111. Jonathon
    Permalink to comment#

    Coda & BBedit on Mac
    PSPad on PC

    sheesh your comment entry is very borked in netnewswire

  112. Permalink to comment#

    Coda or gEdit in linux

  113. anon
    Permalink to comment#

    Don’t forget kate/kwrite.

  114. notuo
    Permalink to comment#

    Rapidphp (webuilder, rapidcss, rapidphp are just variants)

    Great product

  115. Permalink to comment#

    Since I met Coda and CSSEdit, I don’t need annything else.
    Coda for complete sites and rough styling, CSSEdit for CSS only, templating and retocuhing.

  116. Dreamweaver

  117. Kreskin
    Permalink to comment#

    I use telepathy.

  118. Wordpad

  119. dreamweaver and nothing but dreamweaver so help me god :D

  120. Isaac Seymour
    Permalink to comment#

    Dreamweaver. What else?

  121. Permalink to comment#

    I use Aptana and used to use Dreamweaver

  122. Permalink to comment#

    Aptana studio (because its free and almost as good as dreamweaver) at work, dreamweaver at home (i get free licences for personal use :) ).

  123. Permalink to comment#

    I use intype!

  124. Permalink to comment#

    Win – Webuilder, Top Style, EmEditor.
    Linux – BlueFish, gedit.
    MacOS – I don’t use it )

  125. corsa
    Permalink to comment#

    TextMate + Transmit + Terminal. Also, just got CSSEdit as part of MacHeist II, so I will give that a whirl too.

    I tried and really liked Coda, but already purchased TextMate & Transmit so couldn’t justify spending more money just to have all that functionality in one app. I’m keeping an eye on it though.

  126. Firebug…. ok well that and the Aptana plugin in Eclipse when needed.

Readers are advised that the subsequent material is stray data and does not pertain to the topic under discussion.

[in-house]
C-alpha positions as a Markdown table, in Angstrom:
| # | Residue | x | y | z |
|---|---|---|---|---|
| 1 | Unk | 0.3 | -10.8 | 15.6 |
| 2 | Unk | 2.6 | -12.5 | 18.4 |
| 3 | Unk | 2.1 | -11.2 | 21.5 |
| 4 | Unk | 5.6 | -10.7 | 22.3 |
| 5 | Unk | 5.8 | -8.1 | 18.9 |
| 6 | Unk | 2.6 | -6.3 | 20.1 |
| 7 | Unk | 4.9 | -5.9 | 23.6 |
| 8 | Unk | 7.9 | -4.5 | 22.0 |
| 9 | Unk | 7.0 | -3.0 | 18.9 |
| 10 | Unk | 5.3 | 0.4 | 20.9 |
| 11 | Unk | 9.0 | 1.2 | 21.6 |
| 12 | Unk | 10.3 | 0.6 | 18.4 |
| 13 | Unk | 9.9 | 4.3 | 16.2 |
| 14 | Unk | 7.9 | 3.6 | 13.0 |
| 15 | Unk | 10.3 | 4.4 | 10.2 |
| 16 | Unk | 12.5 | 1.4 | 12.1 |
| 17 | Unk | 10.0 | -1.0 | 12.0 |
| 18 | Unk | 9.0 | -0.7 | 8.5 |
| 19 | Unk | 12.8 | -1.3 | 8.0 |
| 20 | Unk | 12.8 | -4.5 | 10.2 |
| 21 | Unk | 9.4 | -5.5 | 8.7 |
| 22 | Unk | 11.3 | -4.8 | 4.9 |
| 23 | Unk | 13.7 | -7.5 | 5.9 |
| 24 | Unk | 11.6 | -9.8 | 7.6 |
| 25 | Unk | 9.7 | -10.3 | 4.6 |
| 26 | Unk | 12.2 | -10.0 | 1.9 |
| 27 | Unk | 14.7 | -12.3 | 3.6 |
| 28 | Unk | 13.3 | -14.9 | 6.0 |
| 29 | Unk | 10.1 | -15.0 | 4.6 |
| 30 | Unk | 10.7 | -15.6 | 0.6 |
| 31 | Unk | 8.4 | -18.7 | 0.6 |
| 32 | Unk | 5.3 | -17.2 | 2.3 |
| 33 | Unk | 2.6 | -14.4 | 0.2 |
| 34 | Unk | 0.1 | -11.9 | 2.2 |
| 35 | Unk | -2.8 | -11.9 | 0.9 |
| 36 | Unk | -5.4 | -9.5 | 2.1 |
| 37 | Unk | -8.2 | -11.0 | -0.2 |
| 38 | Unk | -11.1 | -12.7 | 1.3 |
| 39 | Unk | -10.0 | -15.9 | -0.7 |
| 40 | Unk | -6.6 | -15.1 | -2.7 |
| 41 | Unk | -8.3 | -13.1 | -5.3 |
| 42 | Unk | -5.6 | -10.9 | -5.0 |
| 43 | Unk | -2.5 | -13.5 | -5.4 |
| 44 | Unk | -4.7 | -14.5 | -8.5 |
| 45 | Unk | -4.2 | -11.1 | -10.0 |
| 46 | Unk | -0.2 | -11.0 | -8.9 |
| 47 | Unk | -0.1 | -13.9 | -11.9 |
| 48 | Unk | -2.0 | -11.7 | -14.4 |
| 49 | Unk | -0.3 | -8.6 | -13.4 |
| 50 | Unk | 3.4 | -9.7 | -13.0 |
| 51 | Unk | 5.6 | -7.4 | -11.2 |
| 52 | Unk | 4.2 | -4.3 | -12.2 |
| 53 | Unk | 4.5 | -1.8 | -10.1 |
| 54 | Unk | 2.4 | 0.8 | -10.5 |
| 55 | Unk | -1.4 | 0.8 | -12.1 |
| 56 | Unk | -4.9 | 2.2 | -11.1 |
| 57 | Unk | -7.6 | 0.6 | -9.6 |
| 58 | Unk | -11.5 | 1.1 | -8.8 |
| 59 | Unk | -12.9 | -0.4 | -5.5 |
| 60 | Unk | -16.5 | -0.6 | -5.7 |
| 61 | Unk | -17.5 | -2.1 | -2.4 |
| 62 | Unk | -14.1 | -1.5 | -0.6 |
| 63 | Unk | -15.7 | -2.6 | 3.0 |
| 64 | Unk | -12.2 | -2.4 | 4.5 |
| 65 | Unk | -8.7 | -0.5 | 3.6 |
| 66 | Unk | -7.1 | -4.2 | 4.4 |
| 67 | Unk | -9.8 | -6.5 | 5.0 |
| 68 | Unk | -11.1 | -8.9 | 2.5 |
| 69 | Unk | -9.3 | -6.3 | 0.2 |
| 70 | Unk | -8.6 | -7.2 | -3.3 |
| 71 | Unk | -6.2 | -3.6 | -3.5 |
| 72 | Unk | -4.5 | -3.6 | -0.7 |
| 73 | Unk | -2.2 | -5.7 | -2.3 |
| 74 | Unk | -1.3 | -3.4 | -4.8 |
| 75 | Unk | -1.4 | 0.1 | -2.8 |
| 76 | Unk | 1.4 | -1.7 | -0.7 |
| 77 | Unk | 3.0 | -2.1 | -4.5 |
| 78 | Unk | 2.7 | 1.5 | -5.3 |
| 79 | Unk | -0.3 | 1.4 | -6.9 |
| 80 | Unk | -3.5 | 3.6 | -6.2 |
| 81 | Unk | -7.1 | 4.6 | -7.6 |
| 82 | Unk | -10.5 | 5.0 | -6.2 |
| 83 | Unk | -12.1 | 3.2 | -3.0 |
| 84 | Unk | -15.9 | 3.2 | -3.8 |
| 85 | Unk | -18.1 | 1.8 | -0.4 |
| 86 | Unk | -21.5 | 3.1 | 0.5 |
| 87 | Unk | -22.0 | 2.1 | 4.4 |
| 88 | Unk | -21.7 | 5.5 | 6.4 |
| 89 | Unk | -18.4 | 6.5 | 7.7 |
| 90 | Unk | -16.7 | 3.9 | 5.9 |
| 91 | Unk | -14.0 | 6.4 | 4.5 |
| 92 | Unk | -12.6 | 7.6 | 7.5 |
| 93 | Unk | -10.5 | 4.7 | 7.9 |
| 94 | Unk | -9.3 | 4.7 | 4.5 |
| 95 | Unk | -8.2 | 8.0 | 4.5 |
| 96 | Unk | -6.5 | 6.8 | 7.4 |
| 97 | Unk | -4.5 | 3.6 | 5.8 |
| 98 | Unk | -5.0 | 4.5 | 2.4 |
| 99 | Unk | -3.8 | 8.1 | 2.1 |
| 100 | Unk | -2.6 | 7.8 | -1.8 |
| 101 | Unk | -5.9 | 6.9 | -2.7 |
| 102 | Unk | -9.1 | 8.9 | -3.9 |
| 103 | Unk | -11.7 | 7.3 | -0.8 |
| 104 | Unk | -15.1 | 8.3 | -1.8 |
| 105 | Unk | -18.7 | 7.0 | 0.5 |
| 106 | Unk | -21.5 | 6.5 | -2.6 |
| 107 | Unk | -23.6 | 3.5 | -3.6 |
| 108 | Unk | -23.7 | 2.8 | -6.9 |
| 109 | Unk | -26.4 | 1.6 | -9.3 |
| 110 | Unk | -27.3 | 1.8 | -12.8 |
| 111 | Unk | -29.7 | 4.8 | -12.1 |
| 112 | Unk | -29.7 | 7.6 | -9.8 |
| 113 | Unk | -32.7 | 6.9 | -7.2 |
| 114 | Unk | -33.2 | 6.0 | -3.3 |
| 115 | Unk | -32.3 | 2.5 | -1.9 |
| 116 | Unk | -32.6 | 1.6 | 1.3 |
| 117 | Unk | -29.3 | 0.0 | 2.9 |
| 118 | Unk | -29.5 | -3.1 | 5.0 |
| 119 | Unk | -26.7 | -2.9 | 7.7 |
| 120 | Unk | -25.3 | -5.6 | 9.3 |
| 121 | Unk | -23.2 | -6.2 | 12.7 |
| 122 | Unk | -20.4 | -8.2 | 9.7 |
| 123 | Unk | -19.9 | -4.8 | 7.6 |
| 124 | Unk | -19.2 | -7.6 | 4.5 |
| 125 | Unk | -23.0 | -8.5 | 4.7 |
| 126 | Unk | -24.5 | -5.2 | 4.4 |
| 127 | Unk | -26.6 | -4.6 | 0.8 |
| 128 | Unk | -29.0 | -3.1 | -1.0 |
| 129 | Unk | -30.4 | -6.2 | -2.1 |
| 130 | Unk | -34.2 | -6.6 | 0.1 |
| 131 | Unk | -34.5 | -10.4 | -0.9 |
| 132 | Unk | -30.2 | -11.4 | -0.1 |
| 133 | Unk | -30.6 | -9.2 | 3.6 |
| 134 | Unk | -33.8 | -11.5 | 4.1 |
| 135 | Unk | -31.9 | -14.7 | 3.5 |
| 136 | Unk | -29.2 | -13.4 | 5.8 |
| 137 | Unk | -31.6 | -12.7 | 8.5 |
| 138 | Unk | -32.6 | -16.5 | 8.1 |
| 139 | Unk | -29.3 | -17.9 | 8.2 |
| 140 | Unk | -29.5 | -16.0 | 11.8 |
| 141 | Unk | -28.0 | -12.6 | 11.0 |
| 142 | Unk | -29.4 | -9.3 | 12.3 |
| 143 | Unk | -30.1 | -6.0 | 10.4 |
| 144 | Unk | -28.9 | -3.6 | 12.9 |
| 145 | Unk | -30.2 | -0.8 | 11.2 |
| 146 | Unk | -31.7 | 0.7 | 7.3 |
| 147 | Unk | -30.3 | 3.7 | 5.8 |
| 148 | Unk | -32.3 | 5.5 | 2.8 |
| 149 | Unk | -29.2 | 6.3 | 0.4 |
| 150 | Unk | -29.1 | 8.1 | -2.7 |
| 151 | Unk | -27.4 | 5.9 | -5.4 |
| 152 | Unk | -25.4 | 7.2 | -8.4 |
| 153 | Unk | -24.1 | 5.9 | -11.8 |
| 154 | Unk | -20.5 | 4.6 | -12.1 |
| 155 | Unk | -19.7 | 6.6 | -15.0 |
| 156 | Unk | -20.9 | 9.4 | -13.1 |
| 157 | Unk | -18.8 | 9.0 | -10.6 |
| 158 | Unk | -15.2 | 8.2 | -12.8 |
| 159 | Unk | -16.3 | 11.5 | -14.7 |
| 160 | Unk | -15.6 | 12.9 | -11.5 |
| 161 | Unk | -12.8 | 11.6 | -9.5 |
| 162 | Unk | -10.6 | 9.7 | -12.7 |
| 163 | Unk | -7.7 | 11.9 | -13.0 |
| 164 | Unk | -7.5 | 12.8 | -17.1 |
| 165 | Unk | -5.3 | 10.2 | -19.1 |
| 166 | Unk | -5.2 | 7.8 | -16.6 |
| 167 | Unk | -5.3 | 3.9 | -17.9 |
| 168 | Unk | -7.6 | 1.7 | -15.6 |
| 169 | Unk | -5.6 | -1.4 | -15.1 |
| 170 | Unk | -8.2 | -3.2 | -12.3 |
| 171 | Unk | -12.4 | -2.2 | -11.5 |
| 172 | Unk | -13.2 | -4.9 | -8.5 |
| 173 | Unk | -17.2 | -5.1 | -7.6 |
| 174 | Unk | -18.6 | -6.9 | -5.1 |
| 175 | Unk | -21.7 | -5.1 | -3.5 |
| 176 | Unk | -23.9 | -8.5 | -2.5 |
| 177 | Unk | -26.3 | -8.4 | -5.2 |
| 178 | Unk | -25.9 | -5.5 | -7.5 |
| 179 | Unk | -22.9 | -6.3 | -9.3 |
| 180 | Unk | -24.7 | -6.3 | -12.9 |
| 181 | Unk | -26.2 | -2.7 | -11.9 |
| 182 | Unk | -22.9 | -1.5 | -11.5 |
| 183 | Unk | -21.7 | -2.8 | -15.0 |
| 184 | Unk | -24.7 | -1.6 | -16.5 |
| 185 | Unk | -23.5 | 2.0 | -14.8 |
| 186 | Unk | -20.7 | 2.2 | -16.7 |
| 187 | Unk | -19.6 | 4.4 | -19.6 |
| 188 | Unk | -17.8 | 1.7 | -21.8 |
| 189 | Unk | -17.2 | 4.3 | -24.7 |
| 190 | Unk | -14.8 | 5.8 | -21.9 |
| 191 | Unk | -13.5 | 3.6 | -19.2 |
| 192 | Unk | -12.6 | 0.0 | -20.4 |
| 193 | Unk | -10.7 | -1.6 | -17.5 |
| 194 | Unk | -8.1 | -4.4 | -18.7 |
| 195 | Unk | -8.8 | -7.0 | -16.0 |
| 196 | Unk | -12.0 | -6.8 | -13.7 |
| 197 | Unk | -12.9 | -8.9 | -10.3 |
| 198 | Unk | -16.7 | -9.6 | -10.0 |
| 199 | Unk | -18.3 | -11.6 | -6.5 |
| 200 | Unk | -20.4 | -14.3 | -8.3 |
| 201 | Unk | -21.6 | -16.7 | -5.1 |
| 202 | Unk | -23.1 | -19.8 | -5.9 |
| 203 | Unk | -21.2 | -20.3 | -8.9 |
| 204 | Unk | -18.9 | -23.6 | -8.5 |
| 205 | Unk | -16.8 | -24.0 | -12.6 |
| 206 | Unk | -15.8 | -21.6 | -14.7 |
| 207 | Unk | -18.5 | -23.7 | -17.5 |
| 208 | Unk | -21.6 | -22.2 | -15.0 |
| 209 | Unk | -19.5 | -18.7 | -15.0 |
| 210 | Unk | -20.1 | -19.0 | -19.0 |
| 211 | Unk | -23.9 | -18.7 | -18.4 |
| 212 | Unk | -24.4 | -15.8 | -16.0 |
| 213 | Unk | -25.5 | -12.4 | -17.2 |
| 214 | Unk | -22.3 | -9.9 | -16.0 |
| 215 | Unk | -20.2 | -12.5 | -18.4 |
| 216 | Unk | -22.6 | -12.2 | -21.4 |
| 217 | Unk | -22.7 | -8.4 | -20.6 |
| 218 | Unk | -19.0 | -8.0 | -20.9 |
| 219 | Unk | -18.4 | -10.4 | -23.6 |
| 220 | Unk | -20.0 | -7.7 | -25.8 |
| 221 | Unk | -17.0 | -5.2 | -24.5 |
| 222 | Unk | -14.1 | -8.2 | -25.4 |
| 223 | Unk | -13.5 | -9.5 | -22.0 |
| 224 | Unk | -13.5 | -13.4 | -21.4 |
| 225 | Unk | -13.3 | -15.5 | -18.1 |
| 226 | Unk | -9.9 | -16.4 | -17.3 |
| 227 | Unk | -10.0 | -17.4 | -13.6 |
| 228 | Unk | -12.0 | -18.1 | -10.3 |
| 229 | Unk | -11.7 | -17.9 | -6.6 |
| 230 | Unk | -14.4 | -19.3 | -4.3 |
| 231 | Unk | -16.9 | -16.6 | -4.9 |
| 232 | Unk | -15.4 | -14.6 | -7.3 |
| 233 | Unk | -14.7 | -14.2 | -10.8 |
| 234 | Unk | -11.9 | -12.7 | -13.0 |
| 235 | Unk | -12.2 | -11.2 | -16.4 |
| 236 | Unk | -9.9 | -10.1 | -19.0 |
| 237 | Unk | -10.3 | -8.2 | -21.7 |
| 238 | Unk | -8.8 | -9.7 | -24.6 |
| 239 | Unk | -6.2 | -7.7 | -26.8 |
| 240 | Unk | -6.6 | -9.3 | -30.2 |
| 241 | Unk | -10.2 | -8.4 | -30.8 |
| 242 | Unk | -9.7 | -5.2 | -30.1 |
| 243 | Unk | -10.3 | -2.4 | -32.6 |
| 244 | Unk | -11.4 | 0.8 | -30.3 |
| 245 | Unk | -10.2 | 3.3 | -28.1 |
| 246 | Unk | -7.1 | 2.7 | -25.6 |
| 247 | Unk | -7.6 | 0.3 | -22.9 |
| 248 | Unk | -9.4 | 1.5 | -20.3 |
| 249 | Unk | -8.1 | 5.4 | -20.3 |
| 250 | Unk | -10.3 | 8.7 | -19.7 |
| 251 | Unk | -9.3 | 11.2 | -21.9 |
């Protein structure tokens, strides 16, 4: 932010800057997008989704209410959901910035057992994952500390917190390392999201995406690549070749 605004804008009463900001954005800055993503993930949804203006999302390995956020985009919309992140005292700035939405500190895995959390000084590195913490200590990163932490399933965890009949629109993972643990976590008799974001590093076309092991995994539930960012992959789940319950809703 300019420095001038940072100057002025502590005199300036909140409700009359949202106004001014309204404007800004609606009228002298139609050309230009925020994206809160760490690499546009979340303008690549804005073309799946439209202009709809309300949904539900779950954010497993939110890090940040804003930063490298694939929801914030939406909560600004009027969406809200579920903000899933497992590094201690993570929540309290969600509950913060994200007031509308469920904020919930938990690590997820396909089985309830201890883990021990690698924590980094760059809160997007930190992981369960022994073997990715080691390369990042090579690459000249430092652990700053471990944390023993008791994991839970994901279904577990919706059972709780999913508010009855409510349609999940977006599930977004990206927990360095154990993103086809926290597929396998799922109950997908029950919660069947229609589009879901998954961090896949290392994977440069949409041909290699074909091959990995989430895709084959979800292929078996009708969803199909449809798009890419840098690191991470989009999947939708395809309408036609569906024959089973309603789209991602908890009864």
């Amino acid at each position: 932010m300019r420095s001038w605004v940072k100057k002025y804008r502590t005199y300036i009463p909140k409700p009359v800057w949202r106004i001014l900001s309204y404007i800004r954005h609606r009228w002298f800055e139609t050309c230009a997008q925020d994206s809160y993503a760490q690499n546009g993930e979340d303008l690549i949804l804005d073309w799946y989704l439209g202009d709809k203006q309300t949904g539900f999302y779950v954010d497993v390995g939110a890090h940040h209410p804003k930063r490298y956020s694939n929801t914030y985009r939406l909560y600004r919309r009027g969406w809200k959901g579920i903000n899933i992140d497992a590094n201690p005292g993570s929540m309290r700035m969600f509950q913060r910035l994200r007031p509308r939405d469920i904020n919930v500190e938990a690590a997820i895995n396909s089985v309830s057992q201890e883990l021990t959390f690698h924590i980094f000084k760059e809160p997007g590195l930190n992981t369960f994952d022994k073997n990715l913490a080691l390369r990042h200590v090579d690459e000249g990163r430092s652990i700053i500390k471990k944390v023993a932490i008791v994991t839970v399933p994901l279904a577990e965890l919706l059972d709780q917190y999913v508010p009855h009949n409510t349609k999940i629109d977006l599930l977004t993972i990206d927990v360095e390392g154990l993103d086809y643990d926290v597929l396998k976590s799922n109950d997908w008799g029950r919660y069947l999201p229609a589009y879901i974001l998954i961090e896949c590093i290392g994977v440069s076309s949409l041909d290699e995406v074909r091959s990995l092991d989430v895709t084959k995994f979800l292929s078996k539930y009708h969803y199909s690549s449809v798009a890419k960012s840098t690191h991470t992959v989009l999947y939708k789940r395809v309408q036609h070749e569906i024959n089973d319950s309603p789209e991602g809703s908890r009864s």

127. Permalink to comment#

    I always use plain oldé Notepad. (Which is what I use for HTML, PHP, CSS, etc…)

  128. Dale…

    You’re doing yourself an AMAZING disservice by using Notepad. Notepad offers NOTHING in the way of productiving improvements such as line numbering, syntax highlighting, autocomplete, etc.

    HTMLKit is free, Eclipse (and Aptana) is free, there are many other free, or cheap editors out there. Do yourself a favor and try one of them.

    I’d have to say that you can’t be a professional and use Notepad as your primary editor. Note that there’s nothing wrong with using Notepad occasionally, or when nothing else is available, but seriously…

  129. Permalink to comment#

    I have to partly disagree – notepad is very useful for quick editing on a Windows desktop/server. You can easily find lines by using ctrl+g and autocomplete can become an annoyance. Sevel HTML editors chuck in un-needed code too. The only thing missing is syntax highlighting as you mention.

  130. You’re actually arguing that the “only thing missing” from Notepad is “syntax highlighting”? That’s amusing. As I mentioned, there are times for using Notepad, quick edits directly on the server would be one of those times, as would editing code on another user’s machine in a pinch. However Notepad is nothing more than an utterly basic tool. If you’re really wanting to see what it’s missing:

    Find & replace
    Regex support
    Syntax highlighting
    Project Management
    Split windows
    Tabbed interface (mutiple files open within one window instance)

    Do I need to continue? I said it before…Notepad is good for very basic editing, or emergency situations. But to use it as your primary editor is just foolish.

  131. Ray
    Permalink to comment#

    I use Dreamweaver CS3.

  132. Permalink to comment#

    VIM – for almost everything; I find it very rewarding to code from scratch and often gives me the feeling of writing [not so] great poetry/prose.